Diana Ali has found herself in the spotlight after being asked to become a mentor on the popular BBC TV show The Big Painting Challenge. Diana works as a course leader at Grantham College as well as on other projects. Here she tells the Journal how she got the job on the show and what she tries to instil in her students and the contestants on the show.
How long have you been at Grantham College and what is your role there? Does Grantham have a number of talented artists?
I have been at Grantham College for five years and I am the course leader for the BTEC Foundation Diploma in Art and Design. It is such a valuable course where students from Btecs and A-levels learn how to see themselves as emerging artists ready to go into the arts industry and higher education. Grantham College has many talented budding artists who have received a fully backed education by lecturers (from level 1 to 5) who have and still are in the arts industry. Our students have gone on to have careers from fine artists, shoe design, theatre design and production, blacksmithing, illustrating, graphic design and so much more. It’s a privilege to work at Grantham College and see students progress from nothing to everything. Students and teachers are very loyal to each other.
How did you get involved in The Big Painting Challenge and what do you enjoy most about it? Will you be doing more of them in the future and perhaps more TV?
I was asked by a BBC producer who had been following my work to be involved. I obviously said yes and I thought what a privilege when one has been working so hard to make an art career, especially when the current government has little belief in arts education and making money for the arts. I loved nurturing people on the programme and teaching them how to bring their personalities out through what they painted. It was about listening to them and tutoring where it’s hard to say it out aloud. I hope there will be many more opportunities for TV but at the moment it’s about the students realising that if you work hard and have a passion in the arts, they can get somewhere.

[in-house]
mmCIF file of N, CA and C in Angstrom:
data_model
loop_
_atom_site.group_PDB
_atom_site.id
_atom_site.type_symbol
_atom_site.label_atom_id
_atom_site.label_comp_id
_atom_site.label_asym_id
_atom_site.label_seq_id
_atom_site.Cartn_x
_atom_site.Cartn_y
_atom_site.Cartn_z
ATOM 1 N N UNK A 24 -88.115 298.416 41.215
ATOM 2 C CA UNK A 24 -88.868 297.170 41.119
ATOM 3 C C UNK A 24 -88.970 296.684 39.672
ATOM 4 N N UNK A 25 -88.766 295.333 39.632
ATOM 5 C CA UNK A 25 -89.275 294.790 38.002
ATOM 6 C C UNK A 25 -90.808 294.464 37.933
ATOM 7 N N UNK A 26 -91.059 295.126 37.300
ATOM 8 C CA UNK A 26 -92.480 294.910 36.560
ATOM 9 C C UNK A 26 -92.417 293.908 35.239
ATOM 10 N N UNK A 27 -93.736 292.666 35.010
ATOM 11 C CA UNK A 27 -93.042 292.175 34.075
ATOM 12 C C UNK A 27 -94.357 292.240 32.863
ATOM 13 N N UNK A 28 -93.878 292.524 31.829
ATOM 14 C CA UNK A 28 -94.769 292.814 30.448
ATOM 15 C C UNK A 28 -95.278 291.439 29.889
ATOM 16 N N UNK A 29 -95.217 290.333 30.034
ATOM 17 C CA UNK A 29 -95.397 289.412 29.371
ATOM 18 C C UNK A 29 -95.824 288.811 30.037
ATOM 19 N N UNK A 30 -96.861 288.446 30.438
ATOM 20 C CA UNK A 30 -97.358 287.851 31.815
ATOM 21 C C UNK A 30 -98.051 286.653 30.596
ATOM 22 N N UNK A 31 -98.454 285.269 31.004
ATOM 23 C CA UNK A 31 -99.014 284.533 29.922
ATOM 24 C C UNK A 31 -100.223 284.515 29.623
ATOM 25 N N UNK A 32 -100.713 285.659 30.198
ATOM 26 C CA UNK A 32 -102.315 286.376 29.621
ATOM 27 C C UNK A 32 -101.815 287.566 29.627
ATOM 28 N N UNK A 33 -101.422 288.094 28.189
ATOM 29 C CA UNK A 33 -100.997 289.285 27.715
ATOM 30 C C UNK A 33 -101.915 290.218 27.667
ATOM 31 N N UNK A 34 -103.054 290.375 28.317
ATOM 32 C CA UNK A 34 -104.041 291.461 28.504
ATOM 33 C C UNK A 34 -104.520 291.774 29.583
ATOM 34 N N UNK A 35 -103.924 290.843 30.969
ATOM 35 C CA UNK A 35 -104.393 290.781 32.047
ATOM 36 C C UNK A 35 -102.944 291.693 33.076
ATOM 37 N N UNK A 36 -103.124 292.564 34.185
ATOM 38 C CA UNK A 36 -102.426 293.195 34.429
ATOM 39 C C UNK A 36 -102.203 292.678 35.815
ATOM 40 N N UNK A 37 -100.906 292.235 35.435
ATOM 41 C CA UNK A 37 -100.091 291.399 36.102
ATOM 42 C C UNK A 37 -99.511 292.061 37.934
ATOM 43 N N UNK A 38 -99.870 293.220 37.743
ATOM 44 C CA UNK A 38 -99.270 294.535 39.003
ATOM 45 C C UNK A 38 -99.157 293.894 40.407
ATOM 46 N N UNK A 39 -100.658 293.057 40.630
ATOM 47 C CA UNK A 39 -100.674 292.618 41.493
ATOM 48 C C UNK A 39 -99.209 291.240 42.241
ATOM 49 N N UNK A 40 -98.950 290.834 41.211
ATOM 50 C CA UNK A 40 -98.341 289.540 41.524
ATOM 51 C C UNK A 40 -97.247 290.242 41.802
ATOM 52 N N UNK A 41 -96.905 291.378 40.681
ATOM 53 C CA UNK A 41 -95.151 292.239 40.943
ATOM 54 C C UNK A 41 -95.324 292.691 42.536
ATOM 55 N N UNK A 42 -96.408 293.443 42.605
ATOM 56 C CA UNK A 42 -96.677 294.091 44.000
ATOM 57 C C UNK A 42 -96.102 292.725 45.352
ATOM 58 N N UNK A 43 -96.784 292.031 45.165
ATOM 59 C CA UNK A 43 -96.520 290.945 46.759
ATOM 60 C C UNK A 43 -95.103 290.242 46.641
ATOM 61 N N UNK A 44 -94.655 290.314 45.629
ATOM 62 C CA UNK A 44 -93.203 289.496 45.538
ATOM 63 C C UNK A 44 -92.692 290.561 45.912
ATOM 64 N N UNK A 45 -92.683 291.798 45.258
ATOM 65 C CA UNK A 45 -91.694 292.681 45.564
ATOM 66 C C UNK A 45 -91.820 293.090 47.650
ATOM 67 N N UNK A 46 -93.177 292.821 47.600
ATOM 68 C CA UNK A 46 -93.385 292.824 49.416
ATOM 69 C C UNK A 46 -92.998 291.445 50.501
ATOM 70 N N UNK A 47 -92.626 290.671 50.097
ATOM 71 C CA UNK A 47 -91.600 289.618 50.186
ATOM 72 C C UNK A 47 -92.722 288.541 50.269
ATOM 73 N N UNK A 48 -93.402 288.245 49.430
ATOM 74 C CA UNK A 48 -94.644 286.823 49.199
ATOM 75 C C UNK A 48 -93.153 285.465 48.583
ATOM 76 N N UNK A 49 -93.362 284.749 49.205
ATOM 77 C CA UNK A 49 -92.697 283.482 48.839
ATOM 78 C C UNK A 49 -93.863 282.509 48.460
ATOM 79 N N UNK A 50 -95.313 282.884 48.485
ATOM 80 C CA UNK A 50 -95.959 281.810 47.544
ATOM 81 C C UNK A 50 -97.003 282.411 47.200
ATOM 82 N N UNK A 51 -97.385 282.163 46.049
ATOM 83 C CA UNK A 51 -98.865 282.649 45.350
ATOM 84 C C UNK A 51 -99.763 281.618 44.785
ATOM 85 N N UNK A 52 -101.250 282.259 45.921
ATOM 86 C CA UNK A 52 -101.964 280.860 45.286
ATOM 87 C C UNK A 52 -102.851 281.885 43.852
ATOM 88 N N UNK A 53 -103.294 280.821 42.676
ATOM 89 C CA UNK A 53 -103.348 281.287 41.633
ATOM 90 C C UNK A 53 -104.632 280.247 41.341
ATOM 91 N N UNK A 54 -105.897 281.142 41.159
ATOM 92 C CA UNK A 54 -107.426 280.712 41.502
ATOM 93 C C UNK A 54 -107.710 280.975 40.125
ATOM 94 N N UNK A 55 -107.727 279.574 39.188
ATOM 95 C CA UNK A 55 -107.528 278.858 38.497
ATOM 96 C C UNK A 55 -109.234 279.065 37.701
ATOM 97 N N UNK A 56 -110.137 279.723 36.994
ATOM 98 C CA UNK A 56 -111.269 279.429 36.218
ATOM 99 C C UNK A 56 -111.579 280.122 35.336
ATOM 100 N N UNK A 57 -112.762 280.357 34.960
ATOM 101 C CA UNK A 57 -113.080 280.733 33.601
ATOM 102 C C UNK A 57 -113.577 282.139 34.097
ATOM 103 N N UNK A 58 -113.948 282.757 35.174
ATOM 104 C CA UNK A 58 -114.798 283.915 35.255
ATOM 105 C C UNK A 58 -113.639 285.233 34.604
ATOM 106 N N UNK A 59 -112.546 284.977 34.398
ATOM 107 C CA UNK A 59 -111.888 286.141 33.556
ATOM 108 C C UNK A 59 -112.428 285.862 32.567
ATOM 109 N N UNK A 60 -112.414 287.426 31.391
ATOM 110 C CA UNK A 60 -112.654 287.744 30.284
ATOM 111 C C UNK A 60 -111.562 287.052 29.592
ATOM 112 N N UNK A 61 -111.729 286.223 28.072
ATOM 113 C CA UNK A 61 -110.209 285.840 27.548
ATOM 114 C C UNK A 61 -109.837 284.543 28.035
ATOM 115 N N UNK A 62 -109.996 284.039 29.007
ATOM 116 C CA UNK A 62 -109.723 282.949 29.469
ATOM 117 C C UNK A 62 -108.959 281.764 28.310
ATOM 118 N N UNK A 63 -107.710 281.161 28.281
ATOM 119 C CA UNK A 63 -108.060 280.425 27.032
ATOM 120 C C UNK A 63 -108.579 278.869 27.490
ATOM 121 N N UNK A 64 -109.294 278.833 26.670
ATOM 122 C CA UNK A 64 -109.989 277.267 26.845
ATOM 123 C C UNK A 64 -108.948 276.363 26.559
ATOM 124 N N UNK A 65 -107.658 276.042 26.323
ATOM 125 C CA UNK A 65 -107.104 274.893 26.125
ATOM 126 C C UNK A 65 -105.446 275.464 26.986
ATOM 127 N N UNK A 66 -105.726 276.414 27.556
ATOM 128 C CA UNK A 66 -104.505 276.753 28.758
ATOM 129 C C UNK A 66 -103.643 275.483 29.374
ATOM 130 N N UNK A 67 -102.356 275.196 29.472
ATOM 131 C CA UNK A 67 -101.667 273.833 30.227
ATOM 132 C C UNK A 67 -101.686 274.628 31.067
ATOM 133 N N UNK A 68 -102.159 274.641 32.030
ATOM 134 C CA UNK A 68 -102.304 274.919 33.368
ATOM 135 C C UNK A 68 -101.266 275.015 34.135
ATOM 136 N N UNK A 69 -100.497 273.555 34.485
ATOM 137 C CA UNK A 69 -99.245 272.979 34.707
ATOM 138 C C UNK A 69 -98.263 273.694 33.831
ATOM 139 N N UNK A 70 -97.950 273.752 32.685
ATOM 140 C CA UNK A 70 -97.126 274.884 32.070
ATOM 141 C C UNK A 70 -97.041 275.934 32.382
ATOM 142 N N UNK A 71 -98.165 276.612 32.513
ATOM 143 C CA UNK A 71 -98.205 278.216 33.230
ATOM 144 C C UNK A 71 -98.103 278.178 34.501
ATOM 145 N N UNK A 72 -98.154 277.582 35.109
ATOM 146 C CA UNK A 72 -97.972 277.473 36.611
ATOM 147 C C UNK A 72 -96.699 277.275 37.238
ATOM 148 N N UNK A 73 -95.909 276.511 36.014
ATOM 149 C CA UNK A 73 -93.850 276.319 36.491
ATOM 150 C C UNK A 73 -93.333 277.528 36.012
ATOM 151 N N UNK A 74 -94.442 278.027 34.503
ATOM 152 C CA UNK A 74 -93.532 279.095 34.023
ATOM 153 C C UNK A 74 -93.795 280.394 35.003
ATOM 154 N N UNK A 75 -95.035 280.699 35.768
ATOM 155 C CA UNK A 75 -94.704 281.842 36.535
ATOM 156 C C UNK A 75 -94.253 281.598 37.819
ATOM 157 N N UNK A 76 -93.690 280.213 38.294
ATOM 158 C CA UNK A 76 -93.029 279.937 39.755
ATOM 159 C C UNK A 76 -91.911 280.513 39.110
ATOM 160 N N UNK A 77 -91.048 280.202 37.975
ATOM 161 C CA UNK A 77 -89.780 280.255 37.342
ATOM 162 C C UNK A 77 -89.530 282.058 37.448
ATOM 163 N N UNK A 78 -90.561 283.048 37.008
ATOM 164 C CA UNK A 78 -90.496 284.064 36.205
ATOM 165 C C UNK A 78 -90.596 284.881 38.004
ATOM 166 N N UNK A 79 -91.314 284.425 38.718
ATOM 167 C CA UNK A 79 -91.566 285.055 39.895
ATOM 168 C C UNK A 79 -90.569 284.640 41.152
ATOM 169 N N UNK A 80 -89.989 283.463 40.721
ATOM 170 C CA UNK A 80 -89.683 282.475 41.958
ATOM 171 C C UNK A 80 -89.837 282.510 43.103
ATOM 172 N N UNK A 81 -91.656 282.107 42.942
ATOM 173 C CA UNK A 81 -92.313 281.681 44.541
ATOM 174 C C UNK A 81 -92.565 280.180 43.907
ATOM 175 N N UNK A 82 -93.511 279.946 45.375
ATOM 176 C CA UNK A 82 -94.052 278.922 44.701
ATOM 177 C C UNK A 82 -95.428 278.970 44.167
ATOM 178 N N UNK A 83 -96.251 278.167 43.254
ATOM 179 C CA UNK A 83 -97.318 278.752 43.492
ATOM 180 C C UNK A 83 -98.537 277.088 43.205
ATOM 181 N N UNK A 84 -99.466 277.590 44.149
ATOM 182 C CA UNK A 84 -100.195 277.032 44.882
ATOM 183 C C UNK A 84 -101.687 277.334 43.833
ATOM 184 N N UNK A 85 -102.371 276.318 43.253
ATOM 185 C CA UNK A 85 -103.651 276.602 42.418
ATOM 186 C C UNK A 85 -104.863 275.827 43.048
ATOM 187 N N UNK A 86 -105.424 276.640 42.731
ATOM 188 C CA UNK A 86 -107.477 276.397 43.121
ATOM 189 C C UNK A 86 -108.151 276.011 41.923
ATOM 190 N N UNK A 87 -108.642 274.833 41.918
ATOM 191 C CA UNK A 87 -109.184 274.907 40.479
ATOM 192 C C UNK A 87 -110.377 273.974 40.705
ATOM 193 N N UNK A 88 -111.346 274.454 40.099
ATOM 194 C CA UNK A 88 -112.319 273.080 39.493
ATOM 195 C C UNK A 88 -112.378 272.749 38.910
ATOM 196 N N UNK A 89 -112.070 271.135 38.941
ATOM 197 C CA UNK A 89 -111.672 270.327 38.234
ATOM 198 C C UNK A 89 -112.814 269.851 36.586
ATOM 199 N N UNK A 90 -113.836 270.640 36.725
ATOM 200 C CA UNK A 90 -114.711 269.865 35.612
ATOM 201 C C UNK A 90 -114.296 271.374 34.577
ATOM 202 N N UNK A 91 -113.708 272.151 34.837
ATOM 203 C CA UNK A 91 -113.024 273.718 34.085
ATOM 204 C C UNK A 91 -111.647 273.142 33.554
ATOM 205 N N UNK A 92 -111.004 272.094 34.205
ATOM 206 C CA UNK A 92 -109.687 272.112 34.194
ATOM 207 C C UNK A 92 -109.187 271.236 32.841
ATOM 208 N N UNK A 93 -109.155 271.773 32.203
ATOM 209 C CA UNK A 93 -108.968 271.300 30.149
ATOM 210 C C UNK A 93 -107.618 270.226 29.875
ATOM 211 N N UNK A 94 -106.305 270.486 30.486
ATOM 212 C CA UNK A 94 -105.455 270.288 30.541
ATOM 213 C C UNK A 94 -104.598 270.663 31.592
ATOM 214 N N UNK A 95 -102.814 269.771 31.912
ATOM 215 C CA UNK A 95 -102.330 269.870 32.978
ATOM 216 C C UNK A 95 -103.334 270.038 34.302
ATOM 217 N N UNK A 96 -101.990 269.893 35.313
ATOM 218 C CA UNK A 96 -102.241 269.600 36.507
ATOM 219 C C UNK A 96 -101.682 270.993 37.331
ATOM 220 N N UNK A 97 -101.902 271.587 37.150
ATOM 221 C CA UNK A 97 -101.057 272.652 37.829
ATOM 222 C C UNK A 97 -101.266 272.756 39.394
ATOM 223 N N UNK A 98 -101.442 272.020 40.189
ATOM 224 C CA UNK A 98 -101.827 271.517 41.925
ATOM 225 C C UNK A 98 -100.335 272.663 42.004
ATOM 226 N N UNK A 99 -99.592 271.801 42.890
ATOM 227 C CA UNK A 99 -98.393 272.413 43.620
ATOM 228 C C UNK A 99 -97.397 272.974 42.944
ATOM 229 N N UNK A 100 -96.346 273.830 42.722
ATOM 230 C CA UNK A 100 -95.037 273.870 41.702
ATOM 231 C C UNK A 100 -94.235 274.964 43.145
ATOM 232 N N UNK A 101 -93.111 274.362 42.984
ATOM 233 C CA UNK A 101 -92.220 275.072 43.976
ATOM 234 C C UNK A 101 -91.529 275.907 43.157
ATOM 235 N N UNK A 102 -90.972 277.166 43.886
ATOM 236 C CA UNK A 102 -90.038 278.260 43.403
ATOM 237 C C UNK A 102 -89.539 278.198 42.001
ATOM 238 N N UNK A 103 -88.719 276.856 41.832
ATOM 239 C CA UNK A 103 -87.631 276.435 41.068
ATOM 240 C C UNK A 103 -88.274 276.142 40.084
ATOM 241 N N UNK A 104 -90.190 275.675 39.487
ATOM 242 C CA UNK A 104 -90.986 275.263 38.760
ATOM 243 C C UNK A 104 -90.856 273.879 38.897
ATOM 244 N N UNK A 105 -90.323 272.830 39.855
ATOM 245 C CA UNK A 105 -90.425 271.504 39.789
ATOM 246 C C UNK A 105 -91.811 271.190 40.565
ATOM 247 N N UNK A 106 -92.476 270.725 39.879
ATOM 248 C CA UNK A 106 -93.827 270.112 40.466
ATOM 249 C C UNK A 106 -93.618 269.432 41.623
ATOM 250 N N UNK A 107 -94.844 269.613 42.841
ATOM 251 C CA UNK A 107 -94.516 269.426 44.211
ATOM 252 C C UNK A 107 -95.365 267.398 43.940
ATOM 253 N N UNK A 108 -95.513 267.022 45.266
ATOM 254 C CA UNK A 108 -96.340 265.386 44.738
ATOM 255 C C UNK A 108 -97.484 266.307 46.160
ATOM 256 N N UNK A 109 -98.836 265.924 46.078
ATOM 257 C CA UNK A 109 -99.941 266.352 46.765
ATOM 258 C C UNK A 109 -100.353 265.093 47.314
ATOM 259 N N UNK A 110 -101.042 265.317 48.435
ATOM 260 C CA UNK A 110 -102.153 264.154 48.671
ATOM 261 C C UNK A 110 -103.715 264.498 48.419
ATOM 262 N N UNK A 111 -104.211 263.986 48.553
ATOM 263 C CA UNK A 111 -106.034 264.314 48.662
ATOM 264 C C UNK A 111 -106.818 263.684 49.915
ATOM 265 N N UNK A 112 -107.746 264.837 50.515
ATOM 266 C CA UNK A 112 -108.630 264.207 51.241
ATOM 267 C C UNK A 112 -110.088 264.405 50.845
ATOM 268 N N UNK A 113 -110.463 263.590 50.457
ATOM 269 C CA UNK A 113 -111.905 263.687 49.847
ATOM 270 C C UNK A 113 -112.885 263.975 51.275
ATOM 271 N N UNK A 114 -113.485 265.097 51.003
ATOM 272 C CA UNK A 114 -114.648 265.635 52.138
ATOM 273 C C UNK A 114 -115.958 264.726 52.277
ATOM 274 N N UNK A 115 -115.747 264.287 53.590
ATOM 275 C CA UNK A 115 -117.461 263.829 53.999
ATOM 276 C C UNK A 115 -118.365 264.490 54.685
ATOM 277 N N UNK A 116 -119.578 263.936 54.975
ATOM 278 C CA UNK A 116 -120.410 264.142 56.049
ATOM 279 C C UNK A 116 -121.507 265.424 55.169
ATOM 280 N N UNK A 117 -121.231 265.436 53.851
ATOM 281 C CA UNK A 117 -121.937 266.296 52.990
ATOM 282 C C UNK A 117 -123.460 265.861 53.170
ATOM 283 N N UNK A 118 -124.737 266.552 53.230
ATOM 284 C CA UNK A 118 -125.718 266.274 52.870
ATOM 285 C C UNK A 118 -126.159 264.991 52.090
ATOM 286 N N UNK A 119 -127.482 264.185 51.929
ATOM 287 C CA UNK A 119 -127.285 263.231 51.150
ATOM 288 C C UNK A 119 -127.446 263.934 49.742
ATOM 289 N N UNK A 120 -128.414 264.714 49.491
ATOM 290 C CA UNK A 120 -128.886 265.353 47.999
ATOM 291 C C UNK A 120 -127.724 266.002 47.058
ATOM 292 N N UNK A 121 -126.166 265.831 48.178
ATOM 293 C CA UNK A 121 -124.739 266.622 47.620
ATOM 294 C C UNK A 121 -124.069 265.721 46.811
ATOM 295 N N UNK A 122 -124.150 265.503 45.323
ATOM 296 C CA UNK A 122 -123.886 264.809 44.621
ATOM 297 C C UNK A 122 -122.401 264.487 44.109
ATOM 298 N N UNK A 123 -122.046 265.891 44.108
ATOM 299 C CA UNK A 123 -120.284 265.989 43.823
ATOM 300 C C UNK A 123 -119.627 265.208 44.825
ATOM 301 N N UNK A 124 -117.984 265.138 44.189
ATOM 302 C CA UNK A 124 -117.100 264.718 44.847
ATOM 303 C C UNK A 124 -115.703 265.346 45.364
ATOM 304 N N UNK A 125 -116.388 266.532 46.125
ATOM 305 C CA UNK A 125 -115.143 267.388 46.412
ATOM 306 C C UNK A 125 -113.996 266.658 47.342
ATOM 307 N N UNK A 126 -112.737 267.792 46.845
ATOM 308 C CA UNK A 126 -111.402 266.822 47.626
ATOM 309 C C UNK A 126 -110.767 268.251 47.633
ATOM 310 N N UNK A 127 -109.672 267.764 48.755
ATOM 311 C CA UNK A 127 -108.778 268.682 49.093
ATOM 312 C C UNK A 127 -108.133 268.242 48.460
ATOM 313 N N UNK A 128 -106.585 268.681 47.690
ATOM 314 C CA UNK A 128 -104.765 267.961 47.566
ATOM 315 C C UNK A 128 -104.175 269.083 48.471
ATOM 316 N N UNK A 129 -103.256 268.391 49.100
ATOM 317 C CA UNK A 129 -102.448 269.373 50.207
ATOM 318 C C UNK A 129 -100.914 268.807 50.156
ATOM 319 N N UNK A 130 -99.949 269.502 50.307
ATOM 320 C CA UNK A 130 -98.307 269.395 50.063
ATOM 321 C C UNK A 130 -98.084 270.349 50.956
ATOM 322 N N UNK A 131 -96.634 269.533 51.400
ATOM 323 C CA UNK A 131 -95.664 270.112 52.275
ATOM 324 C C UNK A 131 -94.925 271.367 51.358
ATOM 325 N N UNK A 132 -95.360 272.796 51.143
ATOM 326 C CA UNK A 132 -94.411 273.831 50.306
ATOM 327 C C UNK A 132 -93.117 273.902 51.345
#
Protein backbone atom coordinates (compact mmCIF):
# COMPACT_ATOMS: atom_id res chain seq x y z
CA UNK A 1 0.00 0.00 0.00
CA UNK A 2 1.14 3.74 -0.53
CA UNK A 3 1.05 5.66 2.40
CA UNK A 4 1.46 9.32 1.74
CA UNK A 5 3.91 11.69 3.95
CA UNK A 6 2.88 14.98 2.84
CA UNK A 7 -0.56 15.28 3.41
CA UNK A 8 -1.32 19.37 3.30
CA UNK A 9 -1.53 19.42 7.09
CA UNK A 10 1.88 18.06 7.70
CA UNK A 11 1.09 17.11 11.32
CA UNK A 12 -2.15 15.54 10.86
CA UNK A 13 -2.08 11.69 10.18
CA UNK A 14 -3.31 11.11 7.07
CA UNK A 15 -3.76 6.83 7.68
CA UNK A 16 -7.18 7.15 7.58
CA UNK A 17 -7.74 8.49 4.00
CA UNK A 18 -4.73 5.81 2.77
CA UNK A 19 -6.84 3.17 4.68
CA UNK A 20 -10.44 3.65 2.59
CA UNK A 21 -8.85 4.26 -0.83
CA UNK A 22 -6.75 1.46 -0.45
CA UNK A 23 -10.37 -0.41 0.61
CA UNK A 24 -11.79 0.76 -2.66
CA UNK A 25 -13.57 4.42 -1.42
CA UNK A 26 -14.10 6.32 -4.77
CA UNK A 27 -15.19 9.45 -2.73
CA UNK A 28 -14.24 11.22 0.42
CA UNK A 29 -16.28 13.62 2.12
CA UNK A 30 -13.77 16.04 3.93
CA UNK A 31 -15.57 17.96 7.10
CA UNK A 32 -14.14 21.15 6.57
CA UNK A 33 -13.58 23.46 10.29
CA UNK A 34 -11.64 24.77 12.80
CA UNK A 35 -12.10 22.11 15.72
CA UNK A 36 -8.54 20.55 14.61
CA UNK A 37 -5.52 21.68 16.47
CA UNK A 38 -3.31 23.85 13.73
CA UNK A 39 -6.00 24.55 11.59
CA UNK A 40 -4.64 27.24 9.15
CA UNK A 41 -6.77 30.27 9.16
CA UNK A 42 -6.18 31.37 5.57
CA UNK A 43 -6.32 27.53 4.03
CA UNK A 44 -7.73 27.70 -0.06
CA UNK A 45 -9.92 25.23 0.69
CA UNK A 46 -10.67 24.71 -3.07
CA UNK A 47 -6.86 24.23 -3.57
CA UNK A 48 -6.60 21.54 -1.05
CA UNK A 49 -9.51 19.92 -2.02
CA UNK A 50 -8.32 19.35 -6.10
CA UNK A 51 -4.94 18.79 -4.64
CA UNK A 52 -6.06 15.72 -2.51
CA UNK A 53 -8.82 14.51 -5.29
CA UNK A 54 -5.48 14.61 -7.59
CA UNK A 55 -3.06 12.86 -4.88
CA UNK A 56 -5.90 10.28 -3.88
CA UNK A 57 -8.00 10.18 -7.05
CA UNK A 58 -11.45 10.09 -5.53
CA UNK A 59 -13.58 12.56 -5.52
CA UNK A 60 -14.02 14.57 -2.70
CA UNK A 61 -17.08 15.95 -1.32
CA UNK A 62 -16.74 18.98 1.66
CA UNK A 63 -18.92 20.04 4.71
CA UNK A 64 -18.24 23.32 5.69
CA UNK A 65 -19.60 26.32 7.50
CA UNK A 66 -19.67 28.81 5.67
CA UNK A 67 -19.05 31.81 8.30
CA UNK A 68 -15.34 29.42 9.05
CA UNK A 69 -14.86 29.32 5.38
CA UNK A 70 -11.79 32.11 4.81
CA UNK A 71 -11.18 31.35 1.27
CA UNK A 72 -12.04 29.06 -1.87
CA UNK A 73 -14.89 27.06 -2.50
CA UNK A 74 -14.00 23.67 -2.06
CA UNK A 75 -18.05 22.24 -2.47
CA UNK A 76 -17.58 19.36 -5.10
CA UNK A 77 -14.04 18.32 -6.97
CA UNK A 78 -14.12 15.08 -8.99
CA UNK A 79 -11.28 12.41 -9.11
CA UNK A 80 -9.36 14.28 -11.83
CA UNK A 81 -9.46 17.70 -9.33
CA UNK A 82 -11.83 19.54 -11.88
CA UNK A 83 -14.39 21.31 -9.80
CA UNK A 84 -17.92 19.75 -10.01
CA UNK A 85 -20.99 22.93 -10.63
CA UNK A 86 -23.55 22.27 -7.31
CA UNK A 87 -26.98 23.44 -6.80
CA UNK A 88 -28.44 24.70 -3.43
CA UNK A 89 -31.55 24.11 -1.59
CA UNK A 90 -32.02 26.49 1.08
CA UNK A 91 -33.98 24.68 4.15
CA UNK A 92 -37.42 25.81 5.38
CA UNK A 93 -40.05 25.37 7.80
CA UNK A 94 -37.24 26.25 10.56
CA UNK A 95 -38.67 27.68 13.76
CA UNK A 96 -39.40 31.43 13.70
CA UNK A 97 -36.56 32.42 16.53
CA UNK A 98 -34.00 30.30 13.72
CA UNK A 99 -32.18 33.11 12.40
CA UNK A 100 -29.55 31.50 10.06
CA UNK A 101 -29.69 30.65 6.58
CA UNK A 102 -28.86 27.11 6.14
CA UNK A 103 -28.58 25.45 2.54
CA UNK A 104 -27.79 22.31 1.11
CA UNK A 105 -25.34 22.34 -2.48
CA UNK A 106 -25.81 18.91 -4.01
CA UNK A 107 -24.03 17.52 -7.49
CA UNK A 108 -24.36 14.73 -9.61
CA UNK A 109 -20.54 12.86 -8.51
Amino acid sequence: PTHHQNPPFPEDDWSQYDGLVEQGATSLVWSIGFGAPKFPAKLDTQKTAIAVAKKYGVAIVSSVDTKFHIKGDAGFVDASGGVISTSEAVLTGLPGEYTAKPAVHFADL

Art has obviously been a big part of your life, but when did you realise it would become your career?
Coming from Salford in Manchester there wasn’t much ambition for kids to believe in education as it was a very ambitious thing to do and it was difficult. For me, living in Bangladesh and coming to this country, something visual was a way to communicate. It was my language. I teach students from all sorts of background in Grantham, some with English as a second language. I also teach, mentor and do workshops with people from different backgrounds, abilities and ages. I realised it was career when I wanted to have a voice and say something about the world. It was free speech and a chance understand the world. I want to give our students that chance.
When you teach students or when you are a mentor on The Big Painting Challenge what is the underlying message you try to get over to people?
Listen and if you can’t talk, make a mark to express your passion, anger, being cathartic and having a voice. It’s all about personal interpretation and how we see the world. It’s taking that one thing someone wants to say and guiding them in how to visually communicate that. Also, don’t be scared of making art, have fun, play and un-follow a system. People say they don’t have time for art, but no one has to look just enjoy it.
Do you have any ambitions you want to fulfil in your career?
I’m doing it now after hard work over the years and believing in this is what I want to do. It is a privilege to be asked to be a mentor and all I want to do know is to share my knowledge and let the younger generation see that the arts is important in the world.